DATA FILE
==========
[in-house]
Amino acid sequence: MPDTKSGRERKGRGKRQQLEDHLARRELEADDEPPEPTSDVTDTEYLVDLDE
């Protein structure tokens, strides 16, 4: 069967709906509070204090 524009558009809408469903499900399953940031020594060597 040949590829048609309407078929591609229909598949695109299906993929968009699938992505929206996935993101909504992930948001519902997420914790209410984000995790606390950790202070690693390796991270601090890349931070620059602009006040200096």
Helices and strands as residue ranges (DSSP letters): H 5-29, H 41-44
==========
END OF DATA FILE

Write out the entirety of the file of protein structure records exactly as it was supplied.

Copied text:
[in-house]
Amino acid sequence: MPDTKSGRERKGRGKRQQLEDHLARRELEADDEPPEPTSDVTDTEYLVDLDE
């Protein structure tokens, strides 16, 4: 069967709906509070204090 524009558009809408469903499900399953940031020594060597 040949590829048609309407078929591609229909598949695109299906993929968009699938992505929206996935993101909504992930948001519902997420914790209410984000995790606390950790202070690693390796991270601090890349931070620059602009006040200096």
Helices and strands as residue ranges (DSSP letters): H 5-29, H 41-44